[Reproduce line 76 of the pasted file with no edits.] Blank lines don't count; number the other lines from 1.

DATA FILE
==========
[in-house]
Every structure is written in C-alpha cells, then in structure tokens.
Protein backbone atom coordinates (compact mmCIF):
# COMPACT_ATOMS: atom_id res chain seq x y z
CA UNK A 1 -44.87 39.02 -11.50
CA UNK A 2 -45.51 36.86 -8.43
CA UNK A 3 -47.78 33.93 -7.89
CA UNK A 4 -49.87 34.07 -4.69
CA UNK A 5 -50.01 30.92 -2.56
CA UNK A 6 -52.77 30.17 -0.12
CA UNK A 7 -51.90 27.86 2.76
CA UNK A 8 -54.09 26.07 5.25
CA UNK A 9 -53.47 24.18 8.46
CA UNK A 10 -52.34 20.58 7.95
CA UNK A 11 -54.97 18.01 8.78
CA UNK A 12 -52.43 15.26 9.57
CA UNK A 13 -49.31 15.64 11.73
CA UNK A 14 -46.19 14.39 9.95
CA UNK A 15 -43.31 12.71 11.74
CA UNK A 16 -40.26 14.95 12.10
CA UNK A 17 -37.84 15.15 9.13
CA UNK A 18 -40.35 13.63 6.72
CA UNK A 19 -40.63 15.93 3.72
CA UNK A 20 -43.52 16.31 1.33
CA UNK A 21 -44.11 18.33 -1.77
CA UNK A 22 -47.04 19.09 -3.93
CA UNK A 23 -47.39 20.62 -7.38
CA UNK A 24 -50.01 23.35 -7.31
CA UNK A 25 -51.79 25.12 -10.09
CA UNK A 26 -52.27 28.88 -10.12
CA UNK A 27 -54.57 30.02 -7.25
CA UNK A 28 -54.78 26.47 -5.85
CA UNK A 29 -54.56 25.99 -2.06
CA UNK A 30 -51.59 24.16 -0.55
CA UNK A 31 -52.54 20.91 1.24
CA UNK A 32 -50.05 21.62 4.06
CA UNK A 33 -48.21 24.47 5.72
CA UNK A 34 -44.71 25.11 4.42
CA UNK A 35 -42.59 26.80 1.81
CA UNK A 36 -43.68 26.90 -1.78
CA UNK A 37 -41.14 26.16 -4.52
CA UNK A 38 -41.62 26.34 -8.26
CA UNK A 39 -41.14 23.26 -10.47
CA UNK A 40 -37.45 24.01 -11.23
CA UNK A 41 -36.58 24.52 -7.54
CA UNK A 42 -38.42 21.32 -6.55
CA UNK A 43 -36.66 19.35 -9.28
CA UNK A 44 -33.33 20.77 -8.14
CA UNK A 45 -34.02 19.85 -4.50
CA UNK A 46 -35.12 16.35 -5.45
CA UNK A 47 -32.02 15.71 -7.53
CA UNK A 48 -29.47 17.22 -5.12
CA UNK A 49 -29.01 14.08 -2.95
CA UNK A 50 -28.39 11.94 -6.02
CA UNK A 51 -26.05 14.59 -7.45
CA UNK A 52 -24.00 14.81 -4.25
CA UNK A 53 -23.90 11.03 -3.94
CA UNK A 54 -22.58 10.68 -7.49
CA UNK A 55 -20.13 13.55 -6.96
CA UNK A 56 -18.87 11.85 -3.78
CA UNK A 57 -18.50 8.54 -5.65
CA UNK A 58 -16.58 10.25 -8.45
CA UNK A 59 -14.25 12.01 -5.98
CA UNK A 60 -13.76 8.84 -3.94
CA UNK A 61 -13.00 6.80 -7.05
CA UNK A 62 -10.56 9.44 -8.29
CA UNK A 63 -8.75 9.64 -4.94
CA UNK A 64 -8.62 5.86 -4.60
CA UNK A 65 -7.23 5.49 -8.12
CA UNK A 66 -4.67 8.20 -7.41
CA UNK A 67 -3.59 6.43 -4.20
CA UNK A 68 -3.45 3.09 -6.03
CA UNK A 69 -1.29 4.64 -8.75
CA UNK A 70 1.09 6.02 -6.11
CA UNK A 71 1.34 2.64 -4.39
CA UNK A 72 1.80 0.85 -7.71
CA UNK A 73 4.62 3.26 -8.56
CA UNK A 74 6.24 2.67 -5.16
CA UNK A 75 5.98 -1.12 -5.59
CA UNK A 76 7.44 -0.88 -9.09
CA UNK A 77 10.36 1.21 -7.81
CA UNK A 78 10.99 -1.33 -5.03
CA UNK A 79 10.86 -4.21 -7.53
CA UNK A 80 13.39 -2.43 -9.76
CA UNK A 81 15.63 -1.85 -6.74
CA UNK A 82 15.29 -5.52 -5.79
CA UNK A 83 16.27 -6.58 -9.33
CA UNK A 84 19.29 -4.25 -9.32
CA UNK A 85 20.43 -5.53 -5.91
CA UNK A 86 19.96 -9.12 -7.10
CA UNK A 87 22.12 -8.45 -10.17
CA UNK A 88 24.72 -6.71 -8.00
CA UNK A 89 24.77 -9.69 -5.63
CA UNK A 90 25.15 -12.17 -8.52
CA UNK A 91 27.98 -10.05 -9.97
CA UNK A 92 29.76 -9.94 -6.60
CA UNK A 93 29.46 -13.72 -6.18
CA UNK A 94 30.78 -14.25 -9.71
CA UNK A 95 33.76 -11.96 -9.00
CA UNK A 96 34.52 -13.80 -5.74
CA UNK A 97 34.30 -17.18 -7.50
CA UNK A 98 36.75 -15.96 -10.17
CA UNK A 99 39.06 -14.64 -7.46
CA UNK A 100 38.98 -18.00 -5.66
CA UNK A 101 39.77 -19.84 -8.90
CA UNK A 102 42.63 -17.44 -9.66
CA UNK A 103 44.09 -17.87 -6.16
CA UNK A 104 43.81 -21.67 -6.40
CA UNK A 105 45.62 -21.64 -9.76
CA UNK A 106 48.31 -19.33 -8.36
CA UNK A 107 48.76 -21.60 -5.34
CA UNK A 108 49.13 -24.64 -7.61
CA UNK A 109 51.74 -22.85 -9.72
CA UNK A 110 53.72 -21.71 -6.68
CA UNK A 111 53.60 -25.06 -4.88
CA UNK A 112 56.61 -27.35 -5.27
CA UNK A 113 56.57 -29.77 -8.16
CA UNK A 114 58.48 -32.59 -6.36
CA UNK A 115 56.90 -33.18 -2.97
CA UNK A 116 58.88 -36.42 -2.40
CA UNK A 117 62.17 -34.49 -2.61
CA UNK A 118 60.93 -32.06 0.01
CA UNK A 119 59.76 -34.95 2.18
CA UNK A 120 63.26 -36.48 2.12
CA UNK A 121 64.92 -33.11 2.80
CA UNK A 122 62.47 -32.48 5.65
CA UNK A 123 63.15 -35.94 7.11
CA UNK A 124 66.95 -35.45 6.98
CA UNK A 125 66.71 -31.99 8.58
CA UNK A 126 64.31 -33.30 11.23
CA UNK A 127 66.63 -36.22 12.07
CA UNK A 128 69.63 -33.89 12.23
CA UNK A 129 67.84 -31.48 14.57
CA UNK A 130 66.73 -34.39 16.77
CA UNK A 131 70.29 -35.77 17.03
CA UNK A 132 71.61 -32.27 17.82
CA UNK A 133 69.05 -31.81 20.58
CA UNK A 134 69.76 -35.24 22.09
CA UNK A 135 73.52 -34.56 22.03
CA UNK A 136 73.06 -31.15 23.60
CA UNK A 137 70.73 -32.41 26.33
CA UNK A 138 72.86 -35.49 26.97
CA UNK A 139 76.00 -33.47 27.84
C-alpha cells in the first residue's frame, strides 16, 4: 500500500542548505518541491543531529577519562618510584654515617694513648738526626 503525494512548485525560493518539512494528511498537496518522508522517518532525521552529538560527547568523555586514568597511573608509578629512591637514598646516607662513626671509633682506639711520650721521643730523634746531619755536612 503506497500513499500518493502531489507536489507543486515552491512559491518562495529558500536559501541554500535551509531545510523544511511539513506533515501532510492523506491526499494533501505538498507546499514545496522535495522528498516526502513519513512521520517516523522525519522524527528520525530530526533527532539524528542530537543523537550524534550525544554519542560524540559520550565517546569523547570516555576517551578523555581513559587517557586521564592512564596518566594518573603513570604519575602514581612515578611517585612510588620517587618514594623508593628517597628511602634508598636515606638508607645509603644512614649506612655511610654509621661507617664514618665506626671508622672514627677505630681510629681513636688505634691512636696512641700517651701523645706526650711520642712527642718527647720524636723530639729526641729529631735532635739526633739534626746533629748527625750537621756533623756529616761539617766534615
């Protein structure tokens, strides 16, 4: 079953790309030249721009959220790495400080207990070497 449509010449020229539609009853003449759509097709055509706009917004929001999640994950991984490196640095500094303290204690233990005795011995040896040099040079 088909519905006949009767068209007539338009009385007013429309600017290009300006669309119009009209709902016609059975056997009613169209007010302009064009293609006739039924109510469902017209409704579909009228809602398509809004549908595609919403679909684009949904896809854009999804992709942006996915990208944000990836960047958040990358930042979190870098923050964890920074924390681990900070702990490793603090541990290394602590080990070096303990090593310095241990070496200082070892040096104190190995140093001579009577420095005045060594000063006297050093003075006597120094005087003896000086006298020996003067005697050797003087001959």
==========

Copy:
CA UNK A 72 1.80 0.85 -7.71